You have to give Mario Draghi credit. He sure knows how to manage market expectations. This latest move by the ECB has once again been played masterfully.

http://themacrotourist.com/images/Azure/DraghiJun0614.pngDraghi showed his Jedi mastery again…</a> </div>

Over the last few weeks leading up to yesterday’s meeting, Draghi leaked enough information about the coming monetary easing to keep the market well bid. But he was careful to not give his whole hand away. By doing so, he was able to avoid the dreaded “sell the news – it’s all baked in” reaction. True mastery. I must admit that this guy knows how to play this game…

I for one was caught off guard. I was not expecting such a bold move out of the ECB. Although I anticipated the move to negative interest rates, I thought that they would barely meet market expectations. Their solution of throwing the kitchen sink of easing at the problem caught me by surprise.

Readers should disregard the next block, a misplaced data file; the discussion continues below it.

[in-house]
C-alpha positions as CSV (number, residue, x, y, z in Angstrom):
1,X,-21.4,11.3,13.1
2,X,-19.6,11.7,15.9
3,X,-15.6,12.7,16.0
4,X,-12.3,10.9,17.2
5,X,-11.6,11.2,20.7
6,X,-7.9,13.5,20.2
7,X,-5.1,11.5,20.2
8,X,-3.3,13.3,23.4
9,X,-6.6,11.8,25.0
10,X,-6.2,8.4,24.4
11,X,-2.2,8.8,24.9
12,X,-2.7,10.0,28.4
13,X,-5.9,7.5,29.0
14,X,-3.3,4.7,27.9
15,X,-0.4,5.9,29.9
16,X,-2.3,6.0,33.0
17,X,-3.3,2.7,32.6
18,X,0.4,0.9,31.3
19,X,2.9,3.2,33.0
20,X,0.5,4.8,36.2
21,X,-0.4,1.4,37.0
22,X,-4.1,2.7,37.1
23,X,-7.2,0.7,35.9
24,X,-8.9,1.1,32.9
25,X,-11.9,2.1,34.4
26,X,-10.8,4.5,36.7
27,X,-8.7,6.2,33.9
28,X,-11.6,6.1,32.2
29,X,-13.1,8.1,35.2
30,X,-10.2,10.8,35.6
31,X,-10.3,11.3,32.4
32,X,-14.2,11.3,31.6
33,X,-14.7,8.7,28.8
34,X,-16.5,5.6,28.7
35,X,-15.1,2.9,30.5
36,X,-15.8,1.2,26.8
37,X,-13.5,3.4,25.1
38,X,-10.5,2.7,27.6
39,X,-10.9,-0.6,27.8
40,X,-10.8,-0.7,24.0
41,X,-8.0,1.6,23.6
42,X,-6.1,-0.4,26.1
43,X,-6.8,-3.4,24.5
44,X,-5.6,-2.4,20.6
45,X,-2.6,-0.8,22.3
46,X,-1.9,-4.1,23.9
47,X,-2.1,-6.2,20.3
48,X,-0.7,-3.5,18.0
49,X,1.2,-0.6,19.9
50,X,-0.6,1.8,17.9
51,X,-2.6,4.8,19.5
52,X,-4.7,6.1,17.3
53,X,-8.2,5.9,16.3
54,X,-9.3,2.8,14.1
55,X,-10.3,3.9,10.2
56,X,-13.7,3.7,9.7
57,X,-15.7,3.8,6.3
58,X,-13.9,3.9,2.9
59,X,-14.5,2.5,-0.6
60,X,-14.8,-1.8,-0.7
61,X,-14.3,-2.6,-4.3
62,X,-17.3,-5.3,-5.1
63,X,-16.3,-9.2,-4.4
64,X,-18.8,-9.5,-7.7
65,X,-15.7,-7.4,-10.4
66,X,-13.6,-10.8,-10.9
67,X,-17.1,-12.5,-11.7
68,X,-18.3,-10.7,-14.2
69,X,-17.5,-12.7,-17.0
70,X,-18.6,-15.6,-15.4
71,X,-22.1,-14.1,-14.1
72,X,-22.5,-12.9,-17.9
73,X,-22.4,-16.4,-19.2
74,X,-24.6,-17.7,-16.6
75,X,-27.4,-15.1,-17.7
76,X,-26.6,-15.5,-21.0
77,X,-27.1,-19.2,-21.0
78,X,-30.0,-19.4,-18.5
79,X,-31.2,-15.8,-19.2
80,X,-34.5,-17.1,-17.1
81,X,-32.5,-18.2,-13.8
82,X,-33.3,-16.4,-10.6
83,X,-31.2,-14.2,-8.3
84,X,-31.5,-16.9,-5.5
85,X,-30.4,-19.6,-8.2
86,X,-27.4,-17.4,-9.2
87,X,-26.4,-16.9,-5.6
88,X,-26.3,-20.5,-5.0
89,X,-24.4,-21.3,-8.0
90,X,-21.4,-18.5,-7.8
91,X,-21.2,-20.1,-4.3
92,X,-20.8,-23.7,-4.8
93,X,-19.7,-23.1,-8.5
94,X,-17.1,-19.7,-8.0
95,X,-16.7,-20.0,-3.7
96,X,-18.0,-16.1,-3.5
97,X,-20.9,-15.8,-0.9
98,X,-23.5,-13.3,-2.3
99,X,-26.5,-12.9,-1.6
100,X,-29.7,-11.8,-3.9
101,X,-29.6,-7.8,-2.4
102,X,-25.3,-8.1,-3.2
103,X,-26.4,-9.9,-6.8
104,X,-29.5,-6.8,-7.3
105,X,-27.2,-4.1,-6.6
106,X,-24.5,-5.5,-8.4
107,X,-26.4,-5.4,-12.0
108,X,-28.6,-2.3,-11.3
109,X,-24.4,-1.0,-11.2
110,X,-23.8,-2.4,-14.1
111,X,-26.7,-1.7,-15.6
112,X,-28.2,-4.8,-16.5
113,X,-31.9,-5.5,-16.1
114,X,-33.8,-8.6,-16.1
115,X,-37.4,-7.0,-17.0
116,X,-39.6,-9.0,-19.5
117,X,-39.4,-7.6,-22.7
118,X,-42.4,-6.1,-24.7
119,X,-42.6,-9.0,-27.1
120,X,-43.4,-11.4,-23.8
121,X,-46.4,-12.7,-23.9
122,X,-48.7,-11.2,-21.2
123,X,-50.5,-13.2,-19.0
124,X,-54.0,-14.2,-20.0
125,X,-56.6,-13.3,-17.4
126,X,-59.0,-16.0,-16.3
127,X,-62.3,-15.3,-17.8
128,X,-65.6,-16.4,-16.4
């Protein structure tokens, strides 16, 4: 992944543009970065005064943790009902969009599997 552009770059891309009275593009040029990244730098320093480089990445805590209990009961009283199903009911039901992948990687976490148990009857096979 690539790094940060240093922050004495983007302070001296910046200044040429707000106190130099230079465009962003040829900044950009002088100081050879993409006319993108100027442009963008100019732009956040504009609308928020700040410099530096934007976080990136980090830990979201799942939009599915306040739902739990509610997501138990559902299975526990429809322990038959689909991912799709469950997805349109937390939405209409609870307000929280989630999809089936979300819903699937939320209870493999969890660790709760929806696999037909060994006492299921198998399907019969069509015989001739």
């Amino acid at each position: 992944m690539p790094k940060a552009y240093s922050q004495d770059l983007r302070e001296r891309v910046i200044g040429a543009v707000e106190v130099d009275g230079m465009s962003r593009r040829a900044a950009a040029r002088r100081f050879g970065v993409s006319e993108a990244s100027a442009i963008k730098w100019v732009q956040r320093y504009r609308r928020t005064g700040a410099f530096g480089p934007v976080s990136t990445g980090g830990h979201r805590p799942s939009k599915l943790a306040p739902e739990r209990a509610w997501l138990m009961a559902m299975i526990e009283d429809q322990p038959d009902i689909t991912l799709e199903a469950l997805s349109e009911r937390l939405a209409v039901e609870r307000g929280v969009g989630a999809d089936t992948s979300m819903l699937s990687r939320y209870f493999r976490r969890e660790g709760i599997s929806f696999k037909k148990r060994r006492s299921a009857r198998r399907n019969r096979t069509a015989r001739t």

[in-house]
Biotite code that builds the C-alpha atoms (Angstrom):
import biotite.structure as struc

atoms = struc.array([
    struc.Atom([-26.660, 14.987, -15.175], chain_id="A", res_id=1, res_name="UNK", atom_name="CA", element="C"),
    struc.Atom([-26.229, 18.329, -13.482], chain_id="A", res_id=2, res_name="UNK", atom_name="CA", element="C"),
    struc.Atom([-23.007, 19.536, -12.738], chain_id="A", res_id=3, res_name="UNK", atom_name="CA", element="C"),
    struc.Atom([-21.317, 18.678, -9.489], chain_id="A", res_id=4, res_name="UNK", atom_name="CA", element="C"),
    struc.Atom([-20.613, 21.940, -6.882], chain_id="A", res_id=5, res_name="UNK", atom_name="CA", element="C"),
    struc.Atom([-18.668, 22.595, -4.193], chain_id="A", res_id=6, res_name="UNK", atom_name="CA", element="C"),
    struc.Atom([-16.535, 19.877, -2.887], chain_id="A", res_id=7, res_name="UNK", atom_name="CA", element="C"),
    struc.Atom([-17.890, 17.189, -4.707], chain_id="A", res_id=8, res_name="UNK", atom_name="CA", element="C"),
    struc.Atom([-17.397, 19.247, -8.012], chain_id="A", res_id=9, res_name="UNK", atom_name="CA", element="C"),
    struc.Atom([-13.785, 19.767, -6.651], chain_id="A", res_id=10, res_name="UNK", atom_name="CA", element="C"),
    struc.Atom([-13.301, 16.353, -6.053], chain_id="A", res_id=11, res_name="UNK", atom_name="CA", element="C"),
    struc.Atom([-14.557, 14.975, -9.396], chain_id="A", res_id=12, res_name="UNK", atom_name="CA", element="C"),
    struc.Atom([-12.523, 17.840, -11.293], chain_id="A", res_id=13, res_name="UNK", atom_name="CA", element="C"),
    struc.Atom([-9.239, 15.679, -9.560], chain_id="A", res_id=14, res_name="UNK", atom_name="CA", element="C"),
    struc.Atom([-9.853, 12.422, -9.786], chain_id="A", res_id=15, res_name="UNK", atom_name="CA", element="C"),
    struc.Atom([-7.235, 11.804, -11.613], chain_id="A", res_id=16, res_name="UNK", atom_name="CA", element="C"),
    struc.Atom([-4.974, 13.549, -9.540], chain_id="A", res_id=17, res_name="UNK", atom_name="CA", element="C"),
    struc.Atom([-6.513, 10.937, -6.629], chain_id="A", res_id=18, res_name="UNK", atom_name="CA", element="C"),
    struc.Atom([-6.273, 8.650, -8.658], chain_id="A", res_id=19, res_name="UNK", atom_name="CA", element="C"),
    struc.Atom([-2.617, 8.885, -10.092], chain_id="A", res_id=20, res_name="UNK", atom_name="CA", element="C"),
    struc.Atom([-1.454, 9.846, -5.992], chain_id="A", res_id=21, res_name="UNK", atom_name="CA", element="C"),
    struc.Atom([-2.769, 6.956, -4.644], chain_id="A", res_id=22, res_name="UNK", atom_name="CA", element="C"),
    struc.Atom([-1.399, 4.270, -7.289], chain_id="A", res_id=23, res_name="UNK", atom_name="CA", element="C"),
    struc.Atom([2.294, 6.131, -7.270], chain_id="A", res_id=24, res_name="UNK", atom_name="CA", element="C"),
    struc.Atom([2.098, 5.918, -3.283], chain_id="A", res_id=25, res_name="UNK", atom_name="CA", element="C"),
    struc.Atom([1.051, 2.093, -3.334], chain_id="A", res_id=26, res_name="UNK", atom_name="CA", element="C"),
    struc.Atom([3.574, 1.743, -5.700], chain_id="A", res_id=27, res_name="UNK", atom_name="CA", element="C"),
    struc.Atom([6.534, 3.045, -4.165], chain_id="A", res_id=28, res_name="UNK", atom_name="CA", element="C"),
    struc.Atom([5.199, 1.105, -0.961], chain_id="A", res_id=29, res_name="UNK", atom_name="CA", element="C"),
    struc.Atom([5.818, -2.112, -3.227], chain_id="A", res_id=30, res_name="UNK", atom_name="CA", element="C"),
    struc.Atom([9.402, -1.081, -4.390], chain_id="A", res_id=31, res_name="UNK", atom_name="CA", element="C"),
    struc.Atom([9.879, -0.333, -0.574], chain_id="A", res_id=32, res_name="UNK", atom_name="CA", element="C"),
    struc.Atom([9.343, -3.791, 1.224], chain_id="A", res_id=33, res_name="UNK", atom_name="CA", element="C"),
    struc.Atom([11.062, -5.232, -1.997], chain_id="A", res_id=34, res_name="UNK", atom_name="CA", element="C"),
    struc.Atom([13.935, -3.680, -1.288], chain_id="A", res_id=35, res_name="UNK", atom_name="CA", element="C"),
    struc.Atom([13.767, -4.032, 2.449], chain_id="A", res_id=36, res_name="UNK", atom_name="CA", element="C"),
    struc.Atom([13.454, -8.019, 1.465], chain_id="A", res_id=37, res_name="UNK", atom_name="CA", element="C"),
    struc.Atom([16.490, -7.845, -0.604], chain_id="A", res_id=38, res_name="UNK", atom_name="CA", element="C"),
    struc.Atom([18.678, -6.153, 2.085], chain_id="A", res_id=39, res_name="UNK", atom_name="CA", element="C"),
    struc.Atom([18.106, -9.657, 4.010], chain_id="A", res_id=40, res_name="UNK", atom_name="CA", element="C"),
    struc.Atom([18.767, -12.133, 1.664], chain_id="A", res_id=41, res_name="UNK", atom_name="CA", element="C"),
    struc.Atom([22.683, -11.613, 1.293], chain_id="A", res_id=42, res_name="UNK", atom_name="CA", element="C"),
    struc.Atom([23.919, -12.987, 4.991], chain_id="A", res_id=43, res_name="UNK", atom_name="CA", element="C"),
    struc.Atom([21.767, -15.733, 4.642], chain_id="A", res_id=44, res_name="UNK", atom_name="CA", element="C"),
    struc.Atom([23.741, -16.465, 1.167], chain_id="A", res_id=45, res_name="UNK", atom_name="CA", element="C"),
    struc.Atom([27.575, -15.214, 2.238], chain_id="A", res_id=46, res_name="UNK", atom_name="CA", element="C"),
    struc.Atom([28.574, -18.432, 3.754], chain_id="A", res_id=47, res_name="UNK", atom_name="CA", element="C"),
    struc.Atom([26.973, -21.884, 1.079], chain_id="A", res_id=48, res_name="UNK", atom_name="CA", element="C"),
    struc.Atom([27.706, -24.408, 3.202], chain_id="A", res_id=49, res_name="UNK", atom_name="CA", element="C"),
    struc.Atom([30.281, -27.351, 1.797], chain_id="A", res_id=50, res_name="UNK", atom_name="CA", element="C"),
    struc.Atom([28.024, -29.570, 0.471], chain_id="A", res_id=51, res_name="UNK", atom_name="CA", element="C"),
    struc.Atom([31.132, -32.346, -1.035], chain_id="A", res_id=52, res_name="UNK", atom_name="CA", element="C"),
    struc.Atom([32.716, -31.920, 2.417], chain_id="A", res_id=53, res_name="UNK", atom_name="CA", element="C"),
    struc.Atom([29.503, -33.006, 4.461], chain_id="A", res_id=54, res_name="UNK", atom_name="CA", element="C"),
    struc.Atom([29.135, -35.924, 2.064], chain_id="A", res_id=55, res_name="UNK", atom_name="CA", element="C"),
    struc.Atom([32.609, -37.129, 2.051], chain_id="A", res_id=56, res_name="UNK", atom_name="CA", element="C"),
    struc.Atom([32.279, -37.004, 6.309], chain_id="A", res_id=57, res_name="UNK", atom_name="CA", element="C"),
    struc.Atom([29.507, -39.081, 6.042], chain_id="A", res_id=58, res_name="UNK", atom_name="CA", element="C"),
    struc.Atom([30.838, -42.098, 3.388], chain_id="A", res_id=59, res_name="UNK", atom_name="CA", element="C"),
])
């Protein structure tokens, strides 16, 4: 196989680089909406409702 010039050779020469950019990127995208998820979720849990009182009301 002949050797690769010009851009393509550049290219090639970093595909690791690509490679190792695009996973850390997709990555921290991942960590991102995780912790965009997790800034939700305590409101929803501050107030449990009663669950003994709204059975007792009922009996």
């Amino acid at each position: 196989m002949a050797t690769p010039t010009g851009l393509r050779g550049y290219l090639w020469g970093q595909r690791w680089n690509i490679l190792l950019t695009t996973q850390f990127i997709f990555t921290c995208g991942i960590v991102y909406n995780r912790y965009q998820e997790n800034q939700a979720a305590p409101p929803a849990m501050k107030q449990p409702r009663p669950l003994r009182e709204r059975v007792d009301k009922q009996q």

The move towards NIRP (negative interest rate policy) was well telegraphed, but there was always the worry that they would chicken out at the last minute. But the ECB took the plunge, and by lowering their overnight deposit rate to –0.1%, ventured into an area that even the Japanese has so far avoided. It will be very interesting to see what effect that negative interest rates will have on the European economy and markets. No major economy has ever had negative interest rates. If someone tells you they know what this means, ignore them. This is a brave new world of monetarism gone mad. No one knows what is going to happen.

But Draghi & Co. weren’t satisfied with only lowering the interest rate into negative territory, they also introduced a whole slew of other easing measures.

Most importantly was the introduction of a targeted four year 400 billion € LTRO (long term repurchase operation). There are plenty of questions of whether this will work. Force feeding banks cheap credit doesn’t help if no one wants to borrow. But short of actual QE, this is the next best thing.